[Top 3] D&D Best Rogue Subclasses To Play

D&D Best Rogue Subclasses

Formerly known as Thief in 1st Edition, Rogue is a popular class to play in 5e campaigns. So popular, in fact, that there are three main Archetypes in the D&D Player’s Handbook that Rogues choose at 3rd level: Arcane Trickster, Assassin, and Thief. Then, four more Archetypes were recently added to the mix to have seven total to choose: Inquisitive, Mastermind, Scout, and Swashbuckler. (Are you still with me?)

Under the seven Archetypes are the nine subtypes of Rogues: Arcane Trickster, Assassin, Inquisitive, Mastermind, Phantom, Scout, Soul-Knife, Swashbuckler, and Thief. (Confusing, I know.) Therefore, I wrote the article to cut through the categories and provide you with a clear path to the best rogue to play in your next campaign! All you must remember is that as a Rogue, you do not choose Archetypes and/or Subclasses until 3rd level. In the meantime, you can read this article to select which Rogue to play! 

3. Arcane Trickster

The Arcane Trickster is among the best Archetypes, because the Rogue can have the best of both proverbial worlds with both magical abilities and traditional mad thievery skills! The D&D Player’s Handbook states that “These rogues include pickpockets and burglars, but also pranksters, mischief makers, and a significant number of adventurers.” This sounds like a lot of fun to play! Read on to find out more about the Arcane Trickster!

Why Arcane Trickster is Great

  • A 3rd level Arcane Trickster already knows 3 Cantrips, 3 Spells, and 2 1st Level Spell Slots, and increases with each level. That is quite a bit of knowledge for Level 3 Rogue to have on hand! 
  • Arcane Tricksters are useful to have in a party if there are no other spellcasters. 
  • Like all other Rogue types, Arcane Tricksters are not bound by alignment or a deity, although many belong to a Thieves’ Guild. 

Arcane Trickster details: 

  • To build a strong Arcane Trickster, I would recommend a race that enhances both Dexterity and Intelligence, since both are needed for thievery and spells. Humans have a +1 in each ability. Half-Elves have a Charisma of +2, plus a +1 in two other ability scores. (I play a Half-Elf because of these abilities.) 
  • At Level 3, Arcane Tricksters earn a nifty spell called Mage Hand, which means that the Rogue can make a spectral hand invisible and able to pick locks and disarm traps from a distance, steal a contained object worn or carried by an opponent, or stow an object from another opponent in the hand. (This eliminates the danger of being up-close and possibly injured.)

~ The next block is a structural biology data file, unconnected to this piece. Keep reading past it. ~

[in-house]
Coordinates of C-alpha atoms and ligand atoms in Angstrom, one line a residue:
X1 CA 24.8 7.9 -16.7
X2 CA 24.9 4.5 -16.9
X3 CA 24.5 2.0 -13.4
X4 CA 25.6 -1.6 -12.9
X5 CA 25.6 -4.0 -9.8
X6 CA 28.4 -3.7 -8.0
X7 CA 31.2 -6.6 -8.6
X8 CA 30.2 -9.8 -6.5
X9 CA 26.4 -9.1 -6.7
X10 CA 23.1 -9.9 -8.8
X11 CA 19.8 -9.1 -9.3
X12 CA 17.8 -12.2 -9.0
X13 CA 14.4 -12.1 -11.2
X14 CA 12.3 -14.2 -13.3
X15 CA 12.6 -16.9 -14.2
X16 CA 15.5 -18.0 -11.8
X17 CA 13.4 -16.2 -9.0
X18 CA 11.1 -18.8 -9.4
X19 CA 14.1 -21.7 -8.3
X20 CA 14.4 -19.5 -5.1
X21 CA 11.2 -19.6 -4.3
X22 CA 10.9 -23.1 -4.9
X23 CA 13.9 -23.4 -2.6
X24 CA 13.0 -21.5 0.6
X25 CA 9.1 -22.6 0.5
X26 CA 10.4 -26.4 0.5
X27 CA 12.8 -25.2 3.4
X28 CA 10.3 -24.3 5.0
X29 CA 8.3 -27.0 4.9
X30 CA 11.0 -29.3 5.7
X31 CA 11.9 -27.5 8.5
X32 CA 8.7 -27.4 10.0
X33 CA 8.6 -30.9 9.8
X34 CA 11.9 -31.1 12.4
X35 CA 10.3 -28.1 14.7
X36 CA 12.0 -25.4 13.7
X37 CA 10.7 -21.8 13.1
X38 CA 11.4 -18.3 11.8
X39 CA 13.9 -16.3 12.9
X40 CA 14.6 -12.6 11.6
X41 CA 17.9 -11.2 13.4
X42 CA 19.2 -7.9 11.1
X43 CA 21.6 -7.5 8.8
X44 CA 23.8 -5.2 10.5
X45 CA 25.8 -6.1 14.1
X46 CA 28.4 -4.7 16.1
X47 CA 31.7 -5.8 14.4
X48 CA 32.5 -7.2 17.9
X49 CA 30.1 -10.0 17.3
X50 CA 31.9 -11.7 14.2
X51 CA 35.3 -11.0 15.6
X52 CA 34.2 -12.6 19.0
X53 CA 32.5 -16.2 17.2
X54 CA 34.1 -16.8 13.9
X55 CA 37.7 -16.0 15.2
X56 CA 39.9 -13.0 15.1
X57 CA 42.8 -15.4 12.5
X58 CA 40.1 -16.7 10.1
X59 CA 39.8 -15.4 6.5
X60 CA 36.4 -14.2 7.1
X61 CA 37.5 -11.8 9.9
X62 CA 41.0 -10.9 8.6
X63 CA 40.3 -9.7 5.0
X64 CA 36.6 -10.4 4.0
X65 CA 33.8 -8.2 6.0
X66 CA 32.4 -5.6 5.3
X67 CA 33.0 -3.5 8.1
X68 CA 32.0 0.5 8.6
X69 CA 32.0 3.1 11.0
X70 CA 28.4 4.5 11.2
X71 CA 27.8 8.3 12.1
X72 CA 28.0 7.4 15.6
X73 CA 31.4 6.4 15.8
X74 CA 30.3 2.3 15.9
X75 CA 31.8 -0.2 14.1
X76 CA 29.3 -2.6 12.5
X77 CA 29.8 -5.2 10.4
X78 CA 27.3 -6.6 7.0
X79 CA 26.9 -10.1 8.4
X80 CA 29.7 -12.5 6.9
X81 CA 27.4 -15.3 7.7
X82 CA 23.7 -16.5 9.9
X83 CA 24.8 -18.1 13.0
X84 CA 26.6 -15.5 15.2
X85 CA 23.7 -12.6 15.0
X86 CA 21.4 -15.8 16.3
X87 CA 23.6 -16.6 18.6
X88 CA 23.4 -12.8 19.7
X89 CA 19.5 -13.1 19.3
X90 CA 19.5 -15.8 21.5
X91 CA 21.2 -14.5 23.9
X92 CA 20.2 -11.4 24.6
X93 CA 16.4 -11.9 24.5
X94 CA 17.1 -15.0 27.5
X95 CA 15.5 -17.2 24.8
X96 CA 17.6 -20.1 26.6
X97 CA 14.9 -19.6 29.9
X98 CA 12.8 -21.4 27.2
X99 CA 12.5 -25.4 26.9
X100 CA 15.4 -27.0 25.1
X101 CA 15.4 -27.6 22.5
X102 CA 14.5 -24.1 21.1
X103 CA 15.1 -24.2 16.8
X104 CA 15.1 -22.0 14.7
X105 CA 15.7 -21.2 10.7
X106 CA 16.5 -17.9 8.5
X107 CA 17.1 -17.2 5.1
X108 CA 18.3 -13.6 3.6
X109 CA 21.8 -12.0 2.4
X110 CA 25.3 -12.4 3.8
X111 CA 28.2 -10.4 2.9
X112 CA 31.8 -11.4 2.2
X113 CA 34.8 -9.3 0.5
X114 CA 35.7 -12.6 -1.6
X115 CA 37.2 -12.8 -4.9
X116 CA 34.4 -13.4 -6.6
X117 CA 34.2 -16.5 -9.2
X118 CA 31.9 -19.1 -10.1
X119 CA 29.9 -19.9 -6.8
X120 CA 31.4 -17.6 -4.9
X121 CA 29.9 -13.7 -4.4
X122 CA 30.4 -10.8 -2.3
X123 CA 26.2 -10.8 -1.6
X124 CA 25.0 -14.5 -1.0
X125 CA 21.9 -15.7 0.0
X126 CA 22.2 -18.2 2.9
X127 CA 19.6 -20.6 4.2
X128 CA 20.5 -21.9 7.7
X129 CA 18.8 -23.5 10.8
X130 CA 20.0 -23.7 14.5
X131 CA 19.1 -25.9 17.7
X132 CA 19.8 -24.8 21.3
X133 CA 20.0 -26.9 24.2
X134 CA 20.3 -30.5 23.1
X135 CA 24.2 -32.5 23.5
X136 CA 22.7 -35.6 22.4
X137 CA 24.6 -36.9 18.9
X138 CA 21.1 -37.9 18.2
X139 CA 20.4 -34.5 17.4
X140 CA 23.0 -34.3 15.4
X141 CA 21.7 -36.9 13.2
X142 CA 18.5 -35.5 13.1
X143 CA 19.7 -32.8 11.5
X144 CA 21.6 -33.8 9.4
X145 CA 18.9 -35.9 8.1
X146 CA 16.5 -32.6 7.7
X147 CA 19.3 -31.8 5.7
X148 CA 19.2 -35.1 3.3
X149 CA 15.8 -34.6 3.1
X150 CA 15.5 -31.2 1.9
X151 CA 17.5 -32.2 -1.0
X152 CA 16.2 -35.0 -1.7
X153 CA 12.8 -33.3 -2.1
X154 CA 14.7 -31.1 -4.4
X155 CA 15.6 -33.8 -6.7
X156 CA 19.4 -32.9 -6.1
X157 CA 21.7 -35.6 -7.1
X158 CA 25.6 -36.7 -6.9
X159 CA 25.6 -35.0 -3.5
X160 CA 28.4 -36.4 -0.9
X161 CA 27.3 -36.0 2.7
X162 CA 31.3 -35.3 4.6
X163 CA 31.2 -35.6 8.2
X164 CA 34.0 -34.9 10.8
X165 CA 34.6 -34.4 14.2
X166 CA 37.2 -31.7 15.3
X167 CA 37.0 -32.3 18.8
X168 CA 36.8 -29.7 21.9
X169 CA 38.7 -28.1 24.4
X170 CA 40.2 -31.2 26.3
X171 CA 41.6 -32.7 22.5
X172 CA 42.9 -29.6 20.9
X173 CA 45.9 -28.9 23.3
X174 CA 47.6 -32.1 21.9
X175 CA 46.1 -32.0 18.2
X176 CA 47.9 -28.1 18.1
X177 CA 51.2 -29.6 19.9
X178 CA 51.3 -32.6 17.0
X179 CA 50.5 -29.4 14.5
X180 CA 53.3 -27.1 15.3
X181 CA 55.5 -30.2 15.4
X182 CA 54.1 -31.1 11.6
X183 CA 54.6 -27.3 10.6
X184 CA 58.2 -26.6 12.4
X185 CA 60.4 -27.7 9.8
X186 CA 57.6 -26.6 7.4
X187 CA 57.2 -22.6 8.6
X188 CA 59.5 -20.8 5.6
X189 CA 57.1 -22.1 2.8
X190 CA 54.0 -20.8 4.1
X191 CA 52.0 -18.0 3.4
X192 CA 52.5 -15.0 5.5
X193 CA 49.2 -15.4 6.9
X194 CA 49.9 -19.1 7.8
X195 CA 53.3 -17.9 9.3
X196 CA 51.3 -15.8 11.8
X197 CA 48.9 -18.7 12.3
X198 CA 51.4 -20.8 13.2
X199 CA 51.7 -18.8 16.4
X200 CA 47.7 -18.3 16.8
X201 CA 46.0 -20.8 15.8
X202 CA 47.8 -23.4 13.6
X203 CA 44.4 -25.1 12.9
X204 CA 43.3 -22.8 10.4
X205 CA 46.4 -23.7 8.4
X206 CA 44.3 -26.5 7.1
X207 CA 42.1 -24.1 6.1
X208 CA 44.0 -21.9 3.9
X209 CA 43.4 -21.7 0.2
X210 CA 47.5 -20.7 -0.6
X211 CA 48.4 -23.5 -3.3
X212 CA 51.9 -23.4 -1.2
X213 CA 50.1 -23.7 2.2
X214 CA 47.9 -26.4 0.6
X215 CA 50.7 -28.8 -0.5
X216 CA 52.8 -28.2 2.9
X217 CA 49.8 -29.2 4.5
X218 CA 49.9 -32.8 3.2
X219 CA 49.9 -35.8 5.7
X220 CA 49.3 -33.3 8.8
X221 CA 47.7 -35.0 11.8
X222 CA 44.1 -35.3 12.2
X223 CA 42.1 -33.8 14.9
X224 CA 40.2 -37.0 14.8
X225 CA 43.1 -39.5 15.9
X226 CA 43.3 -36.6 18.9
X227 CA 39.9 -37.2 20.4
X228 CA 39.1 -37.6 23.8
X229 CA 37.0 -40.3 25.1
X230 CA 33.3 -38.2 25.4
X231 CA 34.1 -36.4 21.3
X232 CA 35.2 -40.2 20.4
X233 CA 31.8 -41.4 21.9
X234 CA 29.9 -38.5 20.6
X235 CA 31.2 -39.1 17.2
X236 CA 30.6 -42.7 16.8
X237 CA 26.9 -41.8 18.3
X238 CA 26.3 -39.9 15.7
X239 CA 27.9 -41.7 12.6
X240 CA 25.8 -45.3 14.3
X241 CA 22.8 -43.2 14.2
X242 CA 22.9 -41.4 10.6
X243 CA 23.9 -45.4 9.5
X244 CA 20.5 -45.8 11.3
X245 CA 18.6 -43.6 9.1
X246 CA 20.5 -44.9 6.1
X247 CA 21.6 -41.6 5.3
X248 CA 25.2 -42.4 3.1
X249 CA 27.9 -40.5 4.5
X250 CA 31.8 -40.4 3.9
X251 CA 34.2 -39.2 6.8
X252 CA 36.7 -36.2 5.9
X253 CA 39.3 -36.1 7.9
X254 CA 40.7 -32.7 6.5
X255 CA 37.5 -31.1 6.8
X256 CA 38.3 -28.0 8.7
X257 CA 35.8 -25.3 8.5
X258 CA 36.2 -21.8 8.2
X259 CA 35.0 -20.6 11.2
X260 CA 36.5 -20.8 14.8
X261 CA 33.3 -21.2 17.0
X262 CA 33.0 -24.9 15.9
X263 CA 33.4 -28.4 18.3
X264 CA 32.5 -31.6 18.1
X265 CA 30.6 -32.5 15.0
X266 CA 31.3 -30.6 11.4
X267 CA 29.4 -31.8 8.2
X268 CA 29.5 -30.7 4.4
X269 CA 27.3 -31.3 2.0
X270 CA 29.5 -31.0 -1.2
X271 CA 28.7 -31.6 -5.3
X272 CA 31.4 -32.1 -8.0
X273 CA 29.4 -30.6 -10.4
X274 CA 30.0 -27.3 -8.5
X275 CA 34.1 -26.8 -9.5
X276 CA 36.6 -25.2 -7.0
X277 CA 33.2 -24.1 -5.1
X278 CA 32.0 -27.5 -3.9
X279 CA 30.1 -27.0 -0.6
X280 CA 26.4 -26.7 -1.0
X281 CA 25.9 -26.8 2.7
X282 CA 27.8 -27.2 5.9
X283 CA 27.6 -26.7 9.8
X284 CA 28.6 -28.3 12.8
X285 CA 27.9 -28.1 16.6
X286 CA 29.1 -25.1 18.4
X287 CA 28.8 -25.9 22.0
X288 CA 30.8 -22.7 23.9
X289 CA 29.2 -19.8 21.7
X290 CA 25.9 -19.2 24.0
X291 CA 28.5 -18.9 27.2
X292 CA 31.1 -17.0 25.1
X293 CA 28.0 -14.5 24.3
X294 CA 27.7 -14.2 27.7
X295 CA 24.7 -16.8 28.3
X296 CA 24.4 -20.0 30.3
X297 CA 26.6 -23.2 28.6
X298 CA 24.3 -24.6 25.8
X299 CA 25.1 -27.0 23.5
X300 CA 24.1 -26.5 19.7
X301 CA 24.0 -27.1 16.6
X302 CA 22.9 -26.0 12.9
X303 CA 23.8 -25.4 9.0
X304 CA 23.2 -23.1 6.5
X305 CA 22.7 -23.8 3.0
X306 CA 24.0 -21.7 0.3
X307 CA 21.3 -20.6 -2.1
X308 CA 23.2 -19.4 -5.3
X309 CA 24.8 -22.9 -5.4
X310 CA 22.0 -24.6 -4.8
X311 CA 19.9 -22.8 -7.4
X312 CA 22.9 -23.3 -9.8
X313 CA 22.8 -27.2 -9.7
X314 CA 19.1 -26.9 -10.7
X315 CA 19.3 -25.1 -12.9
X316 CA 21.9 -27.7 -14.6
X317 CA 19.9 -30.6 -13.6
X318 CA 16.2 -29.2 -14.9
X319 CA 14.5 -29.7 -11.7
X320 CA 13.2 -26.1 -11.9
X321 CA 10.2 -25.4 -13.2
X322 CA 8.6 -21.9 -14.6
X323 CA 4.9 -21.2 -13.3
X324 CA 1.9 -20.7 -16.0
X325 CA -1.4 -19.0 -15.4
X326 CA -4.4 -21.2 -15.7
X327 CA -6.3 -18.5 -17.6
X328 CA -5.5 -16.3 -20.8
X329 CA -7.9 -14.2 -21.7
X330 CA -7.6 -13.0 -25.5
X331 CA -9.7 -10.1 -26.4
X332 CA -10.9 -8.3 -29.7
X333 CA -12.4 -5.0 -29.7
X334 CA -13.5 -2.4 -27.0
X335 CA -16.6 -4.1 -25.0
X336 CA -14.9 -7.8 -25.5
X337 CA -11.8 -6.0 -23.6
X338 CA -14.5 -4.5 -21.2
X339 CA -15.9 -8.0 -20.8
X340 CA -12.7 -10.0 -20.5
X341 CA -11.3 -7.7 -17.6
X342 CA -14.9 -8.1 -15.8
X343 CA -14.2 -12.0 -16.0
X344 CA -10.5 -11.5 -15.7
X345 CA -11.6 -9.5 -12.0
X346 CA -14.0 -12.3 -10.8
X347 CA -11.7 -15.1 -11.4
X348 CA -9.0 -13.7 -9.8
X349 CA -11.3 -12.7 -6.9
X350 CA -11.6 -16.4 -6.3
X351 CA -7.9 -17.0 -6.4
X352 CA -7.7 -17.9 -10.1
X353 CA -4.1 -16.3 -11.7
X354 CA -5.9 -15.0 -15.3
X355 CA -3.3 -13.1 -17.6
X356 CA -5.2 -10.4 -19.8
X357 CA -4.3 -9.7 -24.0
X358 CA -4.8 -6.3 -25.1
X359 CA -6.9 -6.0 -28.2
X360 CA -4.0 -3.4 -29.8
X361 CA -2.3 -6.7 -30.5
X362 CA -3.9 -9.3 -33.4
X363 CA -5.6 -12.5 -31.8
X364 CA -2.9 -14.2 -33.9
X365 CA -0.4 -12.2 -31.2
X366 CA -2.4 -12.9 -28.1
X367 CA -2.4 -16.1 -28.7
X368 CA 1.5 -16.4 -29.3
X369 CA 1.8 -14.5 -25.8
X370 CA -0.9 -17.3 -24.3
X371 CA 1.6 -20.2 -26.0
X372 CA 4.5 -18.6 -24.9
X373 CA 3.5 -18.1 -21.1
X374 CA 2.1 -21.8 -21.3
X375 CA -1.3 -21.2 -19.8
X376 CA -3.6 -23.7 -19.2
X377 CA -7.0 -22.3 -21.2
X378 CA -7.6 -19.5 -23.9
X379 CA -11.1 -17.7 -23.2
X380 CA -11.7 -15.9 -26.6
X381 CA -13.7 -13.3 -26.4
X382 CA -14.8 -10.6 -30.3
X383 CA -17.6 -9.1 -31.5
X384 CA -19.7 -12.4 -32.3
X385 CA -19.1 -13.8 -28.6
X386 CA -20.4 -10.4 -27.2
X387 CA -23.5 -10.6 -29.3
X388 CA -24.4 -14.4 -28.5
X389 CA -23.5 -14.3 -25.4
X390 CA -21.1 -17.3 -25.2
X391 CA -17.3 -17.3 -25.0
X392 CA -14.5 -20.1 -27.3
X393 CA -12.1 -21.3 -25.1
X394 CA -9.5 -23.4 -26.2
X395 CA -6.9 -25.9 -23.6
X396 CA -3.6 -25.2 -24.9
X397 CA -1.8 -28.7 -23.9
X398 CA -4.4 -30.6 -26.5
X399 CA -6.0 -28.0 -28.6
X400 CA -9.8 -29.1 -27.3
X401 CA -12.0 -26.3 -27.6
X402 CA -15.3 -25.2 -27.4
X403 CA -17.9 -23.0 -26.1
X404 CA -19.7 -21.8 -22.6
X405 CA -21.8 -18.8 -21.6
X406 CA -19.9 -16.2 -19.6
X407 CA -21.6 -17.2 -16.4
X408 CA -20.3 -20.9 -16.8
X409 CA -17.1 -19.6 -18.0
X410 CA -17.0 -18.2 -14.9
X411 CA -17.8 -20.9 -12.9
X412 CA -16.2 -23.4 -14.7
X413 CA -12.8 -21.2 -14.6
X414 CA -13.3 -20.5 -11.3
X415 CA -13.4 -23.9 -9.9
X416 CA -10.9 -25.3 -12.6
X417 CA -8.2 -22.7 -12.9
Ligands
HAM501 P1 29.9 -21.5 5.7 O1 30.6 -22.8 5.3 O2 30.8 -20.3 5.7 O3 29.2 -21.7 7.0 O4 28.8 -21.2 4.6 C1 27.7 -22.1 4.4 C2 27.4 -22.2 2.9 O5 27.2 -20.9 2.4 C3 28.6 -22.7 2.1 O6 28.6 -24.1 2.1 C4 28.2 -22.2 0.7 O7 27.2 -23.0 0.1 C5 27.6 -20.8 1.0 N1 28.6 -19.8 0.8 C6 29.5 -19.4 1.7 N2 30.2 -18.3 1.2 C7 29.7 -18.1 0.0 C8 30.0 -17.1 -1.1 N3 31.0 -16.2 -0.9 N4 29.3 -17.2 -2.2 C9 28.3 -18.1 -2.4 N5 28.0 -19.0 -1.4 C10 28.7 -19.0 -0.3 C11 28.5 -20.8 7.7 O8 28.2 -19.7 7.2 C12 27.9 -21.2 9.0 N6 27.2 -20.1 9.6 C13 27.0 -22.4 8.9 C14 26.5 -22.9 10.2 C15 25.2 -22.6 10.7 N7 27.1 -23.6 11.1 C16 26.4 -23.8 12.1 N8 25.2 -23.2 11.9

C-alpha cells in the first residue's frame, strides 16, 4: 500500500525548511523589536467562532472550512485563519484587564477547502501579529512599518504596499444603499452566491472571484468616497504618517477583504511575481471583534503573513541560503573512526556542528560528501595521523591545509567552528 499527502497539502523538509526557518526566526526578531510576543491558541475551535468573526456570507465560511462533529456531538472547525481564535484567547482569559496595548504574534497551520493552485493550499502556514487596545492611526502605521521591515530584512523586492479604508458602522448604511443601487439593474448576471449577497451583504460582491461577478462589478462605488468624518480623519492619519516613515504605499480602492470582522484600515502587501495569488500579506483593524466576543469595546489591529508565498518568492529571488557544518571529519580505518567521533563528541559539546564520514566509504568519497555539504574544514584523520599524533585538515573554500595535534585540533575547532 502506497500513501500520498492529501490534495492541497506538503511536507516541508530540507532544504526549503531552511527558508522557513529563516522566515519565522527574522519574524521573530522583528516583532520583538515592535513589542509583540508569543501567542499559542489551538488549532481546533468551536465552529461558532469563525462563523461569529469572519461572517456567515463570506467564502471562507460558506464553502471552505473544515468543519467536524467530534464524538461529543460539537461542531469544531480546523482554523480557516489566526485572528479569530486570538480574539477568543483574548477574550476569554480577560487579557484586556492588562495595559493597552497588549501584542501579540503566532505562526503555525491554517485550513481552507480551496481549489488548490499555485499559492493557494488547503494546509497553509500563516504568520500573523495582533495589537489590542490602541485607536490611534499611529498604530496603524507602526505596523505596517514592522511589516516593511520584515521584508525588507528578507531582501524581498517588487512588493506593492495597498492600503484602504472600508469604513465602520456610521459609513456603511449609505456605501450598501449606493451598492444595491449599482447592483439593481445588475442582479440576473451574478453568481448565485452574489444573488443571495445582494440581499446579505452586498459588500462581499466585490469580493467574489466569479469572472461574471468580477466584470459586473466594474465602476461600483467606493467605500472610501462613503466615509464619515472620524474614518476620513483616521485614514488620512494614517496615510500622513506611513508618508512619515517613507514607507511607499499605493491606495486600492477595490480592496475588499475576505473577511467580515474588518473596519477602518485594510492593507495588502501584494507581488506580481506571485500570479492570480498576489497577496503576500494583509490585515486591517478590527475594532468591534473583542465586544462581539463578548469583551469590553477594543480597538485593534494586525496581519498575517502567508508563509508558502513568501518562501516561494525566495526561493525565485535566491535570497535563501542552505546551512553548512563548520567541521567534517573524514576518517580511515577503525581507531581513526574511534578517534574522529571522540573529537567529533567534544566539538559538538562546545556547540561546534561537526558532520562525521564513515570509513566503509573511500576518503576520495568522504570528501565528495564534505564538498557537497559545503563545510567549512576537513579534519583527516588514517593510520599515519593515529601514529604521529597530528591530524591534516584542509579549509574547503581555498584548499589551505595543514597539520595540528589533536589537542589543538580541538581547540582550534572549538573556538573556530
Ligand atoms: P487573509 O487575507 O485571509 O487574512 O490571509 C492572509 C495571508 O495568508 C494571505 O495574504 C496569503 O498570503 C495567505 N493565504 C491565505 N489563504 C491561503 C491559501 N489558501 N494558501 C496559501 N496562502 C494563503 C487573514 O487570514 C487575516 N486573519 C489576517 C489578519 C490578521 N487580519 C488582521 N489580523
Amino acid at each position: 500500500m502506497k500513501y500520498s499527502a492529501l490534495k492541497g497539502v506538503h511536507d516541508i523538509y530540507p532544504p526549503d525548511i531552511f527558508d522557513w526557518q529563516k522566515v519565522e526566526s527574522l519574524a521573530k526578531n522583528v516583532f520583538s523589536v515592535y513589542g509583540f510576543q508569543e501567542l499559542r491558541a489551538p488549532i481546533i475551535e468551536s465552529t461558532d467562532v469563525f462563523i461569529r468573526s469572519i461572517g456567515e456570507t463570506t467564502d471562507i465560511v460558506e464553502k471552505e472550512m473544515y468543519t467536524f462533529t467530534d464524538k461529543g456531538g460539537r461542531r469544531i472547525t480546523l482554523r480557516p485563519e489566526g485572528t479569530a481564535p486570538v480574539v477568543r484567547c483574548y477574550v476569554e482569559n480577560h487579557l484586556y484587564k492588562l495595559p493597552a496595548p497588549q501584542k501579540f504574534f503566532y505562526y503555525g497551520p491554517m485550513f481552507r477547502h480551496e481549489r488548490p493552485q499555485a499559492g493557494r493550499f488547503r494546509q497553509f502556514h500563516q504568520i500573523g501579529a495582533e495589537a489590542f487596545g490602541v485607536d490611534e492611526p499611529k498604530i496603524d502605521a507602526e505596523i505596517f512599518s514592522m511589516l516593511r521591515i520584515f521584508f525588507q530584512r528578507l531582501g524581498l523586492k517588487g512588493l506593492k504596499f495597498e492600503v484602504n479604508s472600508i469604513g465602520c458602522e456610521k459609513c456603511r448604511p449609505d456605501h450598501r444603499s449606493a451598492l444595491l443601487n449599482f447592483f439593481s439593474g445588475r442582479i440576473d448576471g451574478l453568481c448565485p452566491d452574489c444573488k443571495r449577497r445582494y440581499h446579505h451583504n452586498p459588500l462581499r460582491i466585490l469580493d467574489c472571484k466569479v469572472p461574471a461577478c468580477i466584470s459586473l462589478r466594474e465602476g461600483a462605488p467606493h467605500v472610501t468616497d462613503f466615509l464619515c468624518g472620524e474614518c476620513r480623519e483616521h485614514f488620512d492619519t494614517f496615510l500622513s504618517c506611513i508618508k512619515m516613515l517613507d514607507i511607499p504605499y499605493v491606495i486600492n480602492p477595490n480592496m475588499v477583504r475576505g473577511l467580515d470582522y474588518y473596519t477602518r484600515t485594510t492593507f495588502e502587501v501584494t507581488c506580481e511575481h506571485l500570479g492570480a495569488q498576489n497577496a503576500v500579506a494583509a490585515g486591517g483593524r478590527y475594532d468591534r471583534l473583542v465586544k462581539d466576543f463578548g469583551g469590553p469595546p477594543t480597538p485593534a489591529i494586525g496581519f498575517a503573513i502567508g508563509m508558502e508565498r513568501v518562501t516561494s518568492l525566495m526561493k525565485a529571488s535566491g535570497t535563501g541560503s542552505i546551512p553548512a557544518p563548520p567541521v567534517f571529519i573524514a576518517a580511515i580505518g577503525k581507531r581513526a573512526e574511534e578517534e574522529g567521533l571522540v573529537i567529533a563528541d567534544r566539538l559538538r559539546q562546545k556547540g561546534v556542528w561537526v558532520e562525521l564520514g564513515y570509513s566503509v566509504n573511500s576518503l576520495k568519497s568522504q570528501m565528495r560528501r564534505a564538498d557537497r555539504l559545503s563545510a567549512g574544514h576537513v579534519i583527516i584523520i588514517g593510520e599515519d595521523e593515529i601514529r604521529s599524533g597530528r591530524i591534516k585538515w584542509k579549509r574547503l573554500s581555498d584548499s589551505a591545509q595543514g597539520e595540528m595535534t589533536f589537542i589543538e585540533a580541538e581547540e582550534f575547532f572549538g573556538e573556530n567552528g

• On the 9th Level, Arcane Tricksters enjoy a spell called Magical Ambush. This happens when the opponent does not see the Rogue and they have a disadvantage to a saving spell against it. 
  • When Arcane Tricksters reach 13th Level, they can use the Mage Hand to distract (squirrel!) opponents in a five-foot range. When that happens, the Arcane Trickster attacks at an advantage. 
  • Finally, at 17th Level, the Arcane Trickster gains an ability called Spell Thief. When this happens, the Arcane Trickster steals the know-how of casting a spell from another spell-caster.

2. Assassin

The D&D Player’s Handbook states that “you focus your training on the grim art of death.” Of all the Archetypes, Rogues who decide to become Assassins at Level 3 are probably the ones who like to get their hands the dirtiest. Read on to find out why Rogue Assassins are among the best Archetypes to play!

Why Assassin is Great 

  • Although assassins are not necessarily the best hand-to-hand combat fighters, they can sneak up on someone or something and harm or even kill opponents before they can attack.    
  • Assassins are great to have in the party to eliminate opponents who are main spellcasters, who typically do not don heavy or any armor. 
  • A Rogue Assassin would be interesting to play in a party with other members that are Lawful Good, such as Halflings, Clerics, or Paladins. The group dynamic would be certainly interesting!